The upper or stem leaves differ greatly in comparison to the lower ones. The former typically arise later, assuming the plant’s needs for moisture and nutrients are met.

Quite reduced in size so they can resemble bracts, the stalkless, alternate, pointed, upper foliage is somewhat clasping. Although this is mostly entire, it can sometimes be sparsely toothed. The shape varies from oblong or oblong-lanceolate to lance-like.

The flowering stalk dies at the end of the season with a new one arising the following year. Up to two inches wide, the blossoms consist of fringed, strap-shaped ray flowers held well above the basal foliage. Five decorative teeth appear along the tips of the flowers.

The blooms on the lower portion of the stem tend to open earlier in the season. These are quite similar to dandelion blossoms except for the color. Chicory bears large, showy blooms that are generally sky blue to bright azure blue or blue-violet. In some varieties, they can occasionally be white or pink.

Lasting only a single day, the flowers are quickly replaced by new ones. Chicory blossoms can appear either solitary or in small, flat heads containing two to four blooms. They’re borne mostly on ridged, short, rigid, stiff, hairy, axillary flower stems. Sometimes, these can be terminal. The bracts surrounding the blossoms are sometimes covered with very tiny hairs or spines.

Chicory is so regular in its flowering habit that it is often planted in floral clock gardens. These open with the sun and close by noon on sunny, bright days. They emerge later in the morning or remain open for most of the day during cloudy weather. The flowers move in the direction of the sun. 

In Germany at one time, children reportedly would pick a chicory flower and place it into an ant hill. When the ants emerge from their nest, they release formic acid as a defensive measure, thereby causing the blue flowers to turn bright red due to the change in pH.

The Many Uses of Chicory

In addition to its role as a bee plant, this species has many culinary and non-culinary uses. Chicory is a source of Vitamin A, B, and C. The leaves and roots have been used for medicinal purposes since ancient times.

Both the leaves and roots are edible. The former, which are eaten raw and cooked, are slightly more bitter than that of endive. The young foliage is preferred as this is generally milder flavored. The dried leaves are made into a tea. 

Livestock also eat chicory. However, if milk cows consume very large quantities, the butter and milk can sometimes have a bitter taste. The leaves can be mixed into horse feed. Goldfinches are particularly fond of chicory seeds.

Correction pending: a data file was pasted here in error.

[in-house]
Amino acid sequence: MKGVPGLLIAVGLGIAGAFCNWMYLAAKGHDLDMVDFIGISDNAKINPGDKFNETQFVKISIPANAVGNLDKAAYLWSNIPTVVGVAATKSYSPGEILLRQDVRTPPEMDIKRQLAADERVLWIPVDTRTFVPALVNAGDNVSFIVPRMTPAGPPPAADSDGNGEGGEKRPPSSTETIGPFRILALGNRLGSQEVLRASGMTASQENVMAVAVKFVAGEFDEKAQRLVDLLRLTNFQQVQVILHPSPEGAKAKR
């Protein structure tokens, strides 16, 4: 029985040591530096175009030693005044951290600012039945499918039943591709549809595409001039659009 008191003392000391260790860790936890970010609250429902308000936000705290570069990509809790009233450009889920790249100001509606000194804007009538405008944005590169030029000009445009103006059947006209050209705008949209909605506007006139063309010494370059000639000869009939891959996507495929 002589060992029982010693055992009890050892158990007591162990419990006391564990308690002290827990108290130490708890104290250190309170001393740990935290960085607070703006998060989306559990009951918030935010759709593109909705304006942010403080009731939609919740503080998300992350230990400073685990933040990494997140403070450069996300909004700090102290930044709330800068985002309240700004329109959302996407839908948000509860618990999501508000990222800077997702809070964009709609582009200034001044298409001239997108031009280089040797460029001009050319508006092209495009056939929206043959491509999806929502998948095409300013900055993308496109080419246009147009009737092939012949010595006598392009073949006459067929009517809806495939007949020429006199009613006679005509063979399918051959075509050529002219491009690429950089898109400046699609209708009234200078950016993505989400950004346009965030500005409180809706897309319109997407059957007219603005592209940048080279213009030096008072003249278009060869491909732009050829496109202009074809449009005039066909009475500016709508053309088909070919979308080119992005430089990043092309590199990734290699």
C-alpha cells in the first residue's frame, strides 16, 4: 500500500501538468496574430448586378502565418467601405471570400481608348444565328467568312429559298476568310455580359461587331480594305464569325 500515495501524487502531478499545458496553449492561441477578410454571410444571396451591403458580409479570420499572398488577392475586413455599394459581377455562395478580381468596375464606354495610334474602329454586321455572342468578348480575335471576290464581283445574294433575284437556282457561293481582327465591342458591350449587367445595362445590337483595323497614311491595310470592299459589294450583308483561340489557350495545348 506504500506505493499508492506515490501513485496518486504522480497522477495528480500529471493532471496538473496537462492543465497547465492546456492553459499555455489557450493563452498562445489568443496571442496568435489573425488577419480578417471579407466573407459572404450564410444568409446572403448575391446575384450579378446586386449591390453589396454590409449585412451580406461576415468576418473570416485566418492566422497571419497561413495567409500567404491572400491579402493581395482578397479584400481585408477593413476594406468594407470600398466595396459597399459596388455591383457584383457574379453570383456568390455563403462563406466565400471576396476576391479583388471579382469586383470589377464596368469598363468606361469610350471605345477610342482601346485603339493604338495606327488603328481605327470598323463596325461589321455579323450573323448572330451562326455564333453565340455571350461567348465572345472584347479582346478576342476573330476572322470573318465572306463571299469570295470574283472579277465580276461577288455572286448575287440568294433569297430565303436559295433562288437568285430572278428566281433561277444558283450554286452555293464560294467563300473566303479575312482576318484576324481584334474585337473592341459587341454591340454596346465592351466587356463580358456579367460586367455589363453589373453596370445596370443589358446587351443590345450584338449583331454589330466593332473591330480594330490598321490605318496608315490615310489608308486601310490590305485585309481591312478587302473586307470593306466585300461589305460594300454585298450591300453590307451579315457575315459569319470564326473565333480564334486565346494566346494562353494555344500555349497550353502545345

Chicory roots can be ground and used as a flour. Chewing gum has been made from the milky sap extracted from the root. The plant has even been served as a dye.

History of Chicory

This has been used as a food plant since ancient times. The ancient Greeks, Romans, and Egyptians consumed the leaves in salads and as a vegetable. 

Pliny the Elder, a Roman writer and naturalist, wrote about the plant’s many uses.  He described how Romans blanched and forced the plant. Apicius, the Roman gourmand and author of a Roman cookbook, included a recipe for chicory served with a sauce.

Historically, the leaves have traditionally been used as one of the bitter herbs that accompany the pascal lamb. It is mentioned in the Bible for that purpose.  The earliest record of chicory’s cultivation in Europe was in the 13th century.

John Parkinson, author of “A Garden of Pleasant Flowers,” which was published in 1629, recommended the plant for kitchen gardens. He described chicory as having many deeply lobed narrow leaves. Charles Dickens wrote about the cultivation of the plant in the 19th century. 

One of the first mentions of chicory in the American colonies was in 1631. Chicory seed was on the list of seeds shipped to John Winthrop Jr. on July 26th of that year. The early colonists grew this mainly as a fodder or hay for their farm animals, including horses, cows, and sheep. Chicory was also planted by Thomas Jefferson and Governor James Bowdoin in Massachusetts for animals. 

At one time in our nation’s history, merchants were routinely adding such large quantities of chicory root to coffee that consumers began to complain. As a result, coffee dealers were later required to list the percentage of chicory on their coffee packages. During World War II when coffee became quite scarce, Americans drank coffee-like chicory drinks.

Related Species

Sometimes called escarole, endive (Cichorium endivia) is a related species that looks quite similar to chicory in many respects. This is also a good bee plant. It yields much nectar and pollen. Bees are fond of endive blossoms.

Depending on the weather and climate, endive can be either an annual or biennial. Typically, this survives the Winter and blooms the second year. Like chicory, this can also be grown as a salad green.   

The endive plant is almost identical to chicory except for the leaves being almost smooth with slightly more shallow lobes on the basal foliage. The upper leaves are somewhat clasping, and range from oval to lance-like.

The flower stem of endive is markedly swollen below the base of the blossom. Endive flower heads largely resemble those of chicory, and open at the same time. Either blue to purple, these appear along the length of the stems.

Hardy to zone three, endive is tolerant of frost. It has a tendency to bolt during extremely hot weather. Suitable for most any soils, this prefers an evenly moist soil with a pH of 5.8 to 7.0. It needs full sun.

Endive was eaten by the Greeks and Egyptians by around 200 B.C. and later by the Romans. It was mentioned in the writings of Pliny the Elder, Columella, and Ovid.



Connie Krochmal is a plant expert, author and beekeeper living in Louisville, Kentucky.